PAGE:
1. Consider how you can engage in organic and practical conversations and mutual lessons as a couple when relating to scripture. Start paying attention to the world around you and make spiritual conversations a part of your daily life.
  2. Pray together. This can be awkward too, but practice and listen to your spouse’s heart as they express themselves to God.
  3. You may need to pray for a deeper longing and appreciation for His word.
  4. Try a different devotional book, maybe the ones you’ve tried weren’t a good fit for you as a couple.
  5. Consider taking turns teaching. Instead of mutually reading the same passage to both share insights, one of you comes into it with an attitude of receiving and listening instead of speaking and teaching.
  6. Consider that the word “devotion” is about a lifestyle, to live a life where all of your energy is invested in one direction, how does this reality change your approach to mutual devotion times together?



As you explore what being devoted together looks like, remember that it takes practice. You have been living life alone for a long time and adjusting to another person involved can be hard. Also remember that discomfort and frustration are normal as you move forward and continue exploring a life of devotion (both formally and/or informally) looks like together.


Finding a way to share what God is doing in your life individually with your spouse is VITAL to your growth and connection as a couple. If formal devotions are easy for you, consider expanding and adding to them. If they are more difficult, take the time to notice the faith connections you do have and appreciate them, and consider continuing to work hard to find a way to connect on a slightly more formal level as well. Fighting to connect spiritually is ALWAYS beneficial to your marriage.

The Myth that Marriage Completes You

Marriage Won’t Complete You

Addressing the “Marriage Will Complete You” Myth


We have likely all heard it before, the classic scene in the movie “Jerry Maguire” where Tom cruise tells Renee Zellweger “You complete me.” It’s this moment in the movie where everything seems right again. The two main characters have finally gotten their priorities straight and have realized how much they need each other. The line is perfect because the audience can’t imagine them living without each other, and their lives won’t be complete unless they are together. Or at least that’s what the director and writers want us to feel.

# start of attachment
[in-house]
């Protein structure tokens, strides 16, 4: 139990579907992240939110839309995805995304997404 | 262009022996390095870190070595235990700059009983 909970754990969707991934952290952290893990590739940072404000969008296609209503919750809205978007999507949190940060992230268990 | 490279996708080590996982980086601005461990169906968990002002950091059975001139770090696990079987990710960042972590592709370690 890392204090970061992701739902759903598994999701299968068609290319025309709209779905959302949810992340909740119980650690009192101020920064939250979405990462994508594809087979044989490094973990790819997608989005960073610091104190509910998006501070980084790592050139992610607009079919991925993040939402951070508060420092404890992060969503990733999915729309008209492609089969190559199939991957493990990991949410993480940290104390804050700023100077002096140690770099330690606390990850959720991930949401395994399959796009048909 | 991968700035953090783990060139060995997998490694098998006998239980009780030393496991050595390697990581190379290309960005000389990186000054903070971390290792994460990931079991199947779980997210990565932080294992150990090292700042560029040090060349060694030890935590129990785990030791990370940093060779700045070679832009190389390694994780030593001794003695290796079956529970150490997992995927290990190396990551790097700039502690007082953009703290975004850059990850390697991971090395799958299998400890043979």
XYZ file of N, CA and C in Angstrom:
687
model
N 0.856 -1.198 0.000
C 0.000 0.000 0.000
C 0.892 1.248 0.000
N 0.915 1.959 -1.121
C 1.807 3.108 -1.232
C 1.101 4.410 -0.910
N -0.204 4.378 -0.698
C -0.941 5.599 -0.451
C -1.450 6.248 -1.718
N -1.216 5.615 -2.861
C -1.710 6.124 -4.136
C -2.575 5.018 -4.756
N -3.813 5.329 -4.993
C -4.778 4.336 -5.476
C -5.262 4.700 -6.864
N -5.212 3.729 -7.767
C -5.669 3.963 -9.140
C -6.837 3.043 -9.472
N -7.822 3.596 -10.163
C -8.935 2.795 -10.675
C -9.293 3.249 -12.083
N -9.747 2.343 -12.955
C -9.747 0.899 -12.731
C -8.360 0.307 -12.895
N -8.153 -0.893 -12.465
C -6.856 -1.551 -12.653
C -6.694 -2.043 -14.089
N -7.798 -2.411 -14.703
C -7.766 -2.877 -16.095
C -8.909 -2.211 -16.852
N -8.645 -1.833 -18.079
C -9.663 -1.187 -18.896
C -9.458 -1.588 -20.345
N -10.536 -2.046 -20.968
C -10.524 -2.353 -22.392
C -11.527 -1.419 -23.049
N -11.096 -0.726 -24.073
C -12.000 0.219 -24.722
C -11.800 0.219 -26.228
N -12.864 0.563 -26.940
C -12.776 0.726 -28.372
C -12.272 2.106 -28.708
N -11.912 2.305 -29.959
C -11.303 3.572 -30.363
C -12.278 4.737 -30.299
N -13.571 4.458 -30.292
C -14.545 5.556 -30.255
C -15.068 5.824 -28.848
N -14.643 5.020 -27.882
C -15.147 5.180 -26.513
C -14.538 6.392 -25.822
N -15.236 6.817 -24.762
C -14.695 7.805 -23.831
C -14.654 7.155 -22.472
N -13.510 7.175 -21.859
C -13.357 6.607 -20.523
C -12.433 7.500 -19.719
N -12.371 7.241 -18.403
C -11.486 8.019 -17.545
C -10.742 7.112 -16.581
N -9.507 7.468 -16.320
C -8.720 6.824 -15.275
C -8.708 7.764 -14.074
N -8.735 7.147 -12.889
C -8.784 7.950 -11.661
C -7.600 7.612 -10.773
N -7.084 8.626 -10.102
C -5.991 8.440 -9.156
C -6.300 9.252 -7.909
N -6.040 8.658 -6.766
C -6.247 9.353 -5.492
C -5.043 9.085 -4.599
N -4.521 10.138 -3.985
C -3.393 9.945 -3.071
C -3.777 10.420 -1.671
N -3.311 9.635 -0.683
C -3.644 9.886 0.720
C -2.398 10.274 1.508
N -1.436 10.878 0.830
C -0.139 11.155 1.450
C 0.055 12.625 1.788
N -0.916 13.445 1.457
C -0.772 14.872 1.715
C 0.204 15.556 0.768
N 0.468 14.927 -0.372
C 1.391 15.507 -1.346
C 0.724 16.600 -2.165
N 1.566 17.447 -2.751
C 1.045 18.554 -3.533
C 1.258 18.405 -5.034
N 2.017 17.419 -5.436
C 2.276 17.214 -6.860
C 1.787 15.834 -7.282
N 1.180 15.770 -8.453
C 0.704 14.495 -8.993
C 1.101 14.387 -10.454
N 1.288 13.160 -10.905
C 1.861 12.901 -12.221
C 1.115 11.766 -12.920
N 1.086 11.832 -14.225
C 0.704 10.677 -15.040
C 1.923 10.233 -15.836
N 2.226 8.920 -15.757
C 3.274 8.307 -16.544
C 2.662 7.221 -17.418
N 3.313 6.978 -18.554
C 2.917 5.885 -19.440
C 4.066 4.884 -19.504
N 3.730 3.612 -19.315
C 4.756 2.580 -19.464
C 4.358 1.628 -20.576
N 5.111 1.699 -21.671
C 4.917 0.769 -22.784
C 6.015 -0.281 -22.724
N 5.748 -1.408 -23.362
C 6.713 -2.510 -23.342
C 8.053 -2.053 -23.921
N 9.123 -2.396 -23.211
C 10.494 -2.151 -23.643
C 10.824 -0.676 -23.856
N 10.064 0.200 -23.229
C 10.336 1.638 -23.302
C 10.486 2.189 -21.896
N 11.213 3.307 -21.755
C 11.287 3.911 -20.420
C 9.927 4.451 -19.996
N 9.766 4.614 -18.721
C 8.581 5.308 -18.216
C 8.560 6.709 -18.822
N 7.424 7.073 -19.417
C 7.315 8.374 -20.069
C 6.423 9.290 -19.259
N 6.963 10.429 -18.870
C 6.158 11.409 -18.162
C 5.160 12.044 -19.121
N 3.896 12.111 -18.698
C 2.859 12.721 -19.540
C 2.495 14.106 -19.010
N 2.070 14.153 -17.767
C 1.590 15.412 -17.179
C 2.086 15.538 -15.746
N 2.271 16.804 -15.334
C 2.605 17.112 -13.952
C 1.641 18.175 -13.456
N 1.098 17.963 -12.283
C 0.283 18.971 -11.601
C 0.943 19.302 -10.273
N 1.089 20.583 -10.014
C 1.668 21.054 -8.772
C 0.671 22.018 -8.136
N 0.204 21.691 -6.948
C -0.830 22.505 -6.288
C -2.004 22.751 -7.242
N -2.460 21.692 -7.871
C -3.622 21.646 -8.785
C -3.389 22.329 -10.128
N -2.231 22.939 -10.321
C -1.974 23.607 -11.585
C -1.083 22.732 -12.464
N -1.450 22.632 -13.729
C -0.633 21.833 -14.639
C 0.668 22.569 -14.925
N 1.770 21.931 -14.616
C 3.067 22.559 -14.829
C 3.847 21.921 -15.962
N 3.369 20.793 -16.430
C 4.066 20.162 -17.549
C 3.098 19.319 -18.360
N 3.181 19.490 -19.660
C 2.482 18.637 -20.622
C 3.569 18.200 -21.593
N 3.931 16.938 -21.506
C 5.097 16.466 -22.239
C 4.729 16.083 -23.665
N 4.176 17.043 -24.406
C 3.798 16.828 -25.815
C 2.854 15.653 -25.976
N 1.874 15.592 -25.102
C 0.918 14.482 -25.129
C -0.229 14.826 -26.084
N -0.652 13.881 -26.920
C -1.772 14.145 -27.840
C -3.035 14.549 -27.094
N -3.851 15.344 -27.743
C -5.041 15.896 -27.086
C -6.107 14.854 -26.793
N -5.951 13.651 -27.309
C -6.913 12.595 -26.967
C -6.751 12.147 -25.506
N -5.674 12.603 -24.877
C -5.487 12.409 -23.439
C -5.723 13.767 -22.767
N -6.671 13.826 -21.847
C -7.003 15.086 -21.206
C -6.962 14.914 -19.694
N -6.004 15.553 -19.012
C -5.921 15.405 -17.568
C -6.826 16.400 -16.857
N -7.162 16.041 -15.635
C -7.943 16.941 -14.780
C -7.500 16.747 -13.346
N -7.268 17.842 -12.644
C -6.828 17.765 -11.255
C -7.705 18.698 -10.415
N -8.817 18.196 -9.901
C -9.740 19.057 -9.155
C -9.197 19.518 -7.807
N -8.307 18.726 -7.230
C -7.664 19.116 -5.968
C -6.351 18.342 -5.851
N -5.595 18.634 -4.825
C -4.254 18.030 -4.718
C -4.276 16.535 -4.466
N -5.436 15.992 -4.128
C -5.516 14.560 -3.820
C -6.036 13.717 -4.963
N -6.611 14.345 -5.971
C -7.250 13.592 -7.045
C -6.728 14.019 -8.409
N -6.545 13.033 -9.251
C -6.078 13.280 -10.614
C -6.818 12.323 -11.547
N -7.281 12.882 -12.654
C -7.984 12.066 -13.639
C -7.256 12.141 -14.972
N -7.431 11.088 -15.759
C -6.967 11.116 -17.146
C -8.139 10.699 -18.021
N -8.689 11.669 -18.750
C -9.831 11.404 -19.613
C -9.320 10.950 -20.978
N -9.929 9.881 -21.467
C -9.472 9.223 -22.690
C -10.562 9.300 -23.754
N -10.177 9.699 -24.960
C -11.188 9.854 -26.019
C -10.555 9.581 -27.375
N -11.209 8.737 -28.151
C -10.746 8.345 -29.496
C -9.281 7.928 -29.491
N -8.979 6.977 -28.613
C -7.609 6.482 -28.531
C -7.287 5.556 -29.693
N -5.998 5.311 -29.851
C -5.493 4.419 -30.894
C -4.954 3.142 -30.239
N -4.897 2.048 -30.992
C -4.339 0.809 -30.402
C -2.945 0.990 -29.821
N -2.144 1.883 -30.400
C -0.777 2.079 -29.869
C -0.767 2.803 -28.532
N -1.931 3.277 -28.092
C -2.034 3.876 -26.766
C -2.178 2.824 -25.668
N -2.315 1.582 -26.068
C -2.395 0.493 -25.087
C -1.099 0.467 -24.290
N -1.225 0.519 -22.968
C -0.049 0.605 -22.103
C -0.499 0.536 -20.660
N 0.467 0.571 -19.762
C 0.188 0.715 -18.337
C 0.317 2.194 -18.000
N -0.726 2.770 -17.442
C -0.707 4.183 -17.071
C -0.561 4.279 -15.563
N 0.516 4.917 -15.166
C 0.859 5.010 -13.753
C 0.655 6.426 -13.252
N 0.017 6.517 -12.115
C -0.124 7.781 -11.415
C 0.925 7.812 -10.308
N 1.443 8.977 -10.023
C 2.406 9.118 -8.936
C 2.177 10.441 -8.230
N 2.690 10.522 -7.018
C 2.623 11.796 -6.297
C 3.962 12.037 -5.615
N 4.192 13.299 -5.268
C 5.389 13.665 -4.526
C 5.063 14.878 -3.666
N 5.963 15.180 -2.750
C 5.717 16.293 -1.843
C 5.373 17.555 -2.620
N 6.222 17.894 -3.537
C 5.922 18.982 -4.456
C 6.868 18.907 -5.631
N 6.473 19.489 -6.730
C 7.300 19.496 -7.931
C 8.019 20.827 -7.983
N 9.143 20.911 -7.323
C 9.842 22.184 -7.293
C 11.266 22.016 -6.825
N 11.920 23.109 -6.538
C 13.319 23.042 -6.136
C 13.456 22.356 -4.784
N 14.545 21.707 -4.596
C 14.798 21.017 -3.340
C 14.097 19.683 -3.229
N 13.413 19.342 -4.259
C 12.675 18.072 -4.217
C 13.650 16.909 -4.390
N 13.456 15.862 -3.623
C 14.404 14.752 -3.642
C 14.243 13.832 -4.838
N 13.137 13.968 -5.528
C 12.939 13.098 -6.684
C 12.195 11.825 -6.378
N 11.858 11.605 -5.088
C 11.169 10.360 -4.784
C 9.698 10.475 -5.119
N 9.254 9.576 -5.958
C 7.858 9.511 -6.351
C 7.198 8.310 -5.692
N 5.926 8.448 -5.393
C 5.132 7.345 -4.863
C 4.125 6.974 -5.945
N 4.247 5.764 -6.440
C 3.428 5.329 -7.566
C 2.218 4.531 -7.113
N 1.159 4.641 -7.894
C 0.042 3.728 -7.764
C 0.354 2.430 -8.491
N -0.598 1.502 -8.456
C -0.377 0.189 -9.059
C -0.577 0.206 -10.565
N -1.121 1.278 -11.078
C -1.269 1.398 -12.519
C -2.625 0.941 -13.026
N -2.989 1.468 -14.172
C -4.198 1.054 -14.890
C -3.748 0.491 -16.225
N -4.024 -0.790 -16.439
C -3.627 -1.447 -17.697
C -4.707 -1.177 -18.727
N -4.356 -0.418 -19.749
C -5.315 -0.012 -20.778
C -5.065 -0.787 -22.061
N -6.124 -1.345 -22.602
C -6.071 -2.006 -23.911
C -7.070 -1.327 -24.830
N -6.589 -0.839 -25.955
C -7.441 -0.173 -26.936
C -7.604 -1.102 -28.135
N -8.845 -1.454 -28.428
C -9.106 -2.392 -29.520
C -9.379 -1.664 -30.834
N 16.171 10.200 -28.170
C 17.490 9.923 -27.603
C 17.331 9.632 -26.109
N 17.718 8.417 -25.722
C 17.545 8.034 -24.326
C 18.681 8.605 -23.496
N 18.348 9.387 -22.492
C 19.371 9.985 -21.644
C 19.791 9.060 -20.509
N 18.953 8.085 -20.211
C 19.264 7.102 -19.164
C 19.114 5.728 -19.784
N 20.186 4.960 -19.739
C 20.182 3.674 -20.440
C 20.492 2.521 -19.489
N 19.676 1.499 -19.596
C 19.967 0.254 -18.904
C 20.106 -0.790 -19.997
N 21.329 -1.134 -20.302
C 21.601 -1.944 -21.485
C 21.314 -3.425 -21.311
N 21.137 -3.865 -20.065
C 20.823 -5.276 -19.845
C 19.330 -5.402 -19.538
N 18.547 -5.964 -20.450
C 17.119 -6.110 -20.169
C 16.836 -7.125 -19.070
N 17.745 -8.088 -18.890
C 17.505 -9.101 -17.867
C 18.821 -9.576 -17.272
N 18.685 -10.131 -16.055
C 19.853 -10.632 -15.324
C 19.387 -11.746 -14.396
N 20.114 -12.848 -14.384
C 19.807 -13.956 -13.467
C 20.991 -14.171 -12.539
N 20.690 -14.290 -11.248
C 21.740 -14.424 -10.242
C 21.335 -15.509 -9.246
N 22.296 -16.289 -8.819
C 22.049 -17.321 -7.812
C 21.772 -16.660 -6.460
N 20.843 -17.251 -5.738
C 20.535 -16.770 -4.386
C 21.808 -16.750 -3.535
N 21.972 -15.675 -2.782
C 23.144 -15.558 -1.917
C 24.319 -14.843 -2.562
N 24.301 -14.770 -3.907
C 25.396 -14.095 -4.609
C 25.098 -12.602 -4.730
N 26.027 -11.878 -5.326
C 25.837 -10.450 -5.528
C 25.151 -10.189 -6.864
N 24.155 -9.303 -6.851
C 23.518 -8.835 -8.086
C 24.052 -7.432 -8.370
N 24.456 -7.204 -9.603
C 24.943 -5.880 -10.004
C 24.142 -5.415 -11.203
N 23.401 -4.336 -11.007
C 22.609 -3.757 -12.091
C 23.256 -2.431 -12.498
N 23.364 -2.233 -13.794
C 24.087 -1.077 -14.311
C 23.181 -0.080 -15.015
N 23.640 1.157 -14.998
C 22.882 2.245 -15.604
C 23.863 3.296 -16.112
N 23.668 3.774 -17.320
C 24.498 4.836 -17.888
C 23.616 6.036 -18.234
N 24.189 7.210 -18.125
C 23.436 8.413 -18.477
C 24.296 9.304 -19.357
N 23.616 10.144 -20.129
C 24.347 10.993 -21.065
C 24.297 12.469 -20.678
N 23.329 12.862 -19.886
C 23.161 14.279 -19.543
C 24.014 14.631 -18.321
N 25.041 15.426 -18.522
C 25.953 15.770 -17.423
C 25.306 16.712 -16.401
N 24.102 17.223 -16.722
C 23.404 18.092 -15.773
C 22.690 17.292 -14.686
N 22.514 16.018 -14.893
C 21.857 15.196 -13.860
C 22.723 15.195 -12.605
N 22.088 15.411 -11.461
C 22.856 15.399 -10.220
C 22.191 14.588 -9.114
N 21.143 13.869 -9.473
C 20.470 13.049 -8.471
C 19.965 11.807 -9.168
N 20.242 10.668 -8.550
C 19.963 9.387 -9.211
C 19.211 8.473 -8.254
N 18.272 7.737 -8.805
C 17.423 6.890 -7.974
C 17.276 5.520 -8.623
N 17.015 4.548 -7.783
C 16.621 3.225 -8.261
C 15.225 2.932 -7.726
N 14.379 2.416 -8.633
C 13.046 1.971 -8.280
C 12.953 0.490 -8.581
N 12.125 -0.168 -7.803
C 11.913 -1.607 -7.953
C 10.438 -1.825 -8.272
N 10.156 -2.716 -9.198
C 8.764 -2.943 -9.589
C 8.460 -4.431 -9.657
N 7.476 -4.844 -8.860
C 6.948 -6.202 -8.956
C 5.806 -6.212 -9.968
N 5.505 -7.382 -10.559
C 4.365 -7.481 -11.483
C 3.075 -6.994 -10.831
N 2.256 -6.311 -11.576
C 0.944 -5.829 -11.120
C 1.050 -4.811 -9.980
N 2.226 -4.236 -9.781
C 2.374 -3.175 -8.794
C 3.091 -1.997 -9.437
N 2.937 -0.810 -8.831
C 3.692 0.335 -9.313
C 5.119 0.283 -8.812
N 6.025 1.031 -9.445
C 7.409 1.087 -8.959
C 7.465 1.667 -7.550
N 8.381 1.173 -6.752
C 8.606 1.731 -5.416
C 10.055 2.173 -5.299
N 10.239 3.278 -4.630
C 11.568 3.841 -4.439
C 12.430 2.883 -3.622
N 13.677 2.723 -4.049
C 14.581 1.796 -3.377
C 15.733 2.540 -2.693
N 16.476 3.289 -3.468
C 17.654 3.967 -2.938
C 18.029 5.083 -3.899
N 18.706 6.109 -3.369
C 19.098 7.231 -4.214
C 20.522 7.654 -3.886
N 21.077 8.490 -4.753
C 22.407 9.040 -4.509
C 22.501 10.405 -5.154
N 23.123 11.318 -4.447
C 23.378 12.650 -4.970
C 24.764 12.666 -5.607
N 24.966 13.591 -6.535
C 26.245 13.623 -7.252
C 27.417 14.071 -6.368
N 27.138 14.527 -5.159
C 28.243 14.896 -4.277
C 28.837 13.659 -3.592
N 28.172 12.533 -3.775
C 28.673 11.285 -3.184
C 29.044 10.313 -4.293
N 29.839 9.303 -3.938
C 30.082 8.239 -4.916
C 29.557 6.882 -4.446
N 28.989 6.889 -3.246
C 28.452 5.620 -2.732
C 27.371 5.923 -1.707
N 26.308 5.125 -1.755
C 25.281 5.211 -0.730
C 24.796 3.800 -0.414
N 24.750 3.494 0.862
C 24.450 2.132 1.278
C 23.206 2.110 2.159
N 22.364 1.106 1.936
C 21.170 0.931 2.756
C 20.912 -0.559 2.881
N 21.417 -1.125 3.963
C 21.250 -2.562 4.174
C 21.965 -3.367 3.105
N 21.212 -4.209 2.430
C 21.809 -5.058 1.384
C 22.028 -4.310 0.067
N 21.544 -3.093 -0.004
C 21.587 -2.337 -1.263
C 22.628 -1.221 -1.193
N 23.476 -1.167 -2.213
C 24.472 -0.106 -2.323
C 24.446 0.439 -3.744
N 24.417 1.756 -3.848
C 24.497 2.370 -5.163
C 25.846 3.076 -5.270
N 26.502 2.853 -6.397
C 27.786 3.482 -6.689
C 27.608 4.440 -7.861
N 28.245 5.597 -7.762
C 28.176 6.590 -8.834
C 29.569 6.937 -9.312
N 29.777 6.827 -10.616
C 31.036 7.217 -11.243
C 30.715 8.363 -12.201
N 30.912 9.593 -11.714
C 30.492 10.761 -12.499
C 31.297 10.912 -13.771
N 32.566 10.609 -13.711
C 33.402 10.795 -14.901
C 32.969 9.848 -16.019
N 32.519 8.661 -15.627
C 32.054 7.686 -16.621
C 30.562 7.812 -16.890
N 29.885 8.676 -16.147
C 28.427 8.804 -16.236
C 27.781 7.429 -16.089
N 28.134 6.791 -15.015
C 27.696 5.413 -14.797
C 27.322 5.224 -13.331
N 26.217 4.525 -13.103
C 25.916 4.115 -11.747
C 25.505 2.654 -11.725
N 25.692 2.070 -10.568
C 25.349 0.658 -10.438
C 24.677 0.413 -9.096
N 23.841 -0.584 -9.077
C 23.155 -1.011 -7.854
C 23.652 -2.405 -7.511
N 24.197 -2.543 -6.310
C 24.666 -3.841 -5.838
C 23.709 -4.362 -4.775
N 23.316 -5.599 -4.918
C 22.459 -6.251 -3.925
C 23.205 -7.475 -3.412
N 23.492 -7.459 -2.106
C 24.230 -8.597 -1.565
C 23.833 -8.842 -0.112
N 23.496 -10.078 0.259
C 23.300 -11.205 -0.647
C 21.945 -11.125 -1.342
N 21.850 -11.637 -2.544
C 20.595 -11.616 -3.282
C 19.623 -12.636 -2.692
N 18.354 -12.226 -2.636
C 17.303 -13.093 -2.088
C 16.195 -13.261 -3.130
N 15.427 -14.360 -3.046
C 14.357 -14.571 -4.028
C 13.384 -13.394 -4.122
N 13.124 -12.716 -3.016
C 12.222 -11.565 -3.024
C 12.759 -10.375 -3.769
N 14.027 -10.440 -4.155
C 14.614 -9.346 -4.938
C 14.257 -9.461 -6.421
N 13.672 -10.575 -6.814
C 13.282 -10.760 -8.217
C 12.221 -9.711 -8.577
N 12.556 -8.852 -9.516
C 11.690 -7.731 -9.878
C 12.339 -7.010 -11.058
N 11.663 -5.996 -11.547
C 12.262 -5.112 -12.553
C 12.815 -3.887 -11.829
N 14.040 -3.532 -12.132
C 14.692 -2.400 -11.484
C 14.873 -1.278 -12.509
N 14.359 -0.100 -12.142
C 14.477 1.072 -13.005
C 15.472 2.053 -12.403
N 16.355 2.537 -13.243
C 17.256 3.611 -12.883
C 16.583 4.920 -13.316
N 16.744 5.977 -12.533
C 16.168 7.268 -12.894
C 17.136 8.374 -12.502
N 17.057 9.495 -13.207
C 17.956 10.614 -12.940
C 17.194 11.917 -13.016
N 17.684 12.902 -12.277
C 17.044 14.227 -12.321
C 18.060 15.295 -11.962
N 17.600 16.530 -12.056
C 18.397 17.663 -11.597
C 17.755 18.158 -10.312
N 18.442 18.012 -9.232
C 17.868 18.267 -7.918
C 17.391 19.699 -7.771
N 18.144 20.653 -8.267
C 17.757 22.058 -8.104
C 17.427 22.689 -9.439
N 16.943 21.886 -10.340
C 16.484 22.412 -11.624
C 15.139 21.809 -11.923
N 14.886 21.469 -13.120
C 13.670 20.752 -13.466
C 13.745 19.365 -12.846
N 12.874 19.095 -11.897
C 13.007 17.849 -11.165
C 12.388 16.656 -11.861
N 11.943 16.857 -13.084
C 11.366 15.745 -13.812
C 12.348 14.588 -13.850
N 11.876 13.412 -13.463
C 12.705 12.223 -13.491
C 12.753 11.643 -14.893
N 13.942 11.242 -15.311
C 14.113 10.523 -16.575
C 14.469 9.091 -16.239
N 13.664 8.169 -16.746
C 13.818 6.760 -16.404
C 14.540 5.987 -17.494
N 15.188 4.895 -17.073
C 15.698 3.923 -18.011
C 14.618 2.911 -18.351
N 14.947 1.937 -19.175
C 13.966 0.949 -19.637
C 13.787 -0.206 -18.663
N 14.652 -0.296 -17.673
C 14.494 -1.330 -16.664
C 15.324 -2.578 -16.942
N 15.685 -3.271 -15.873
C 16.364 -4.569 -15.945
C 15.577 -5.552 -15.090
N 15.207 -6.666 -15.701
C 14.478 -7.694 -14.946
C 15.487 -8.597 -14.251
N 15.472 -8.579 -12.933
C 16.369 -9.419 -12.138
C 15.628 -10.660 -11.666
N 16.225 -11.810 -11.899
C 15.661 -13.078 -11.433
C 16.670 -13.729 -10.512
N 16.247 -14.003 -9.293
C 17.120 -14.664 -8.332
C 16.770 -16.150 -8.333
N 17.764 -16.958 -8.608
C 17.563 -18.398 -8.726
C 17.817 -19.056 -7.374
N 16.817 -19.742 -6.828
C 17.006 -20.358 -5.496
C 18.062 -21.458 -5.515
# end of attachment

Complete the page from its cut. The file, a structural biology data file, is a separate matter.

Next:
But this isn’t a new or isolated sentiment, most of us come into marriage and relationships feeling like there is something missing, and that finding that special someone will help fill the void we have inside. Whether it is because we are lonely or conditioned to think being single isn’t a lifelong option, or maybe it’s just the next step in life according to our families or culture. Regardless of the reasons, we believe that finding that special someone will somehow “complete” us.


I remember praying for a girlfriend when I was in high school. I was lonely and that was the only thing I believed would fix that need for companionship. When I actually found a girlfriend, I ditched all of my friends and put 100% of my attention and time into her. It was desperately unhealthy and it was sourced in a belief that is reflected in the quote above.


We take this belief into marriage too, which is often one of the core reasons we have conflict as couples. When we feel like things aren’t right inside or in our world, we look to the one who “completes us” to fix how we feel. The expectations are high and completely unreasonable because our fulfillment can’t come from another person in that way.


The reality is that marriage doesn’t complete us, the best they can do is complement us. Which is good! Complementing someone blesses them and puts our attention in how we can serve, bless and support who we are with instead of looking for someone else to fix where we lack.


The most beautiful and powerful marriages you will see are those where both people choose to complement each other, to look to their partners strengths and weaknesses, and instead of highlighting the bad, fill the gap, seeing the weaknesses as opportunities to care for and support your spouse.


How do you know if you are falling into the trap of looking to your spouse to fix you and make your world complete?

Those times are often displayed by words and feelings like “why aren’t you” or “why don’t you” and for some with softer hearts and words “I wish you would.” Although there are times when these sentiments are legitimate and fair, if you find yourself saying or thinking them regularly it’s probably time for a heart check.


4 Unexpected Ways to Put Children First: Hint- It’s All About Your Marriage

4 Unexpected Ways to Put Your Children First

Hint – Its all about your marriage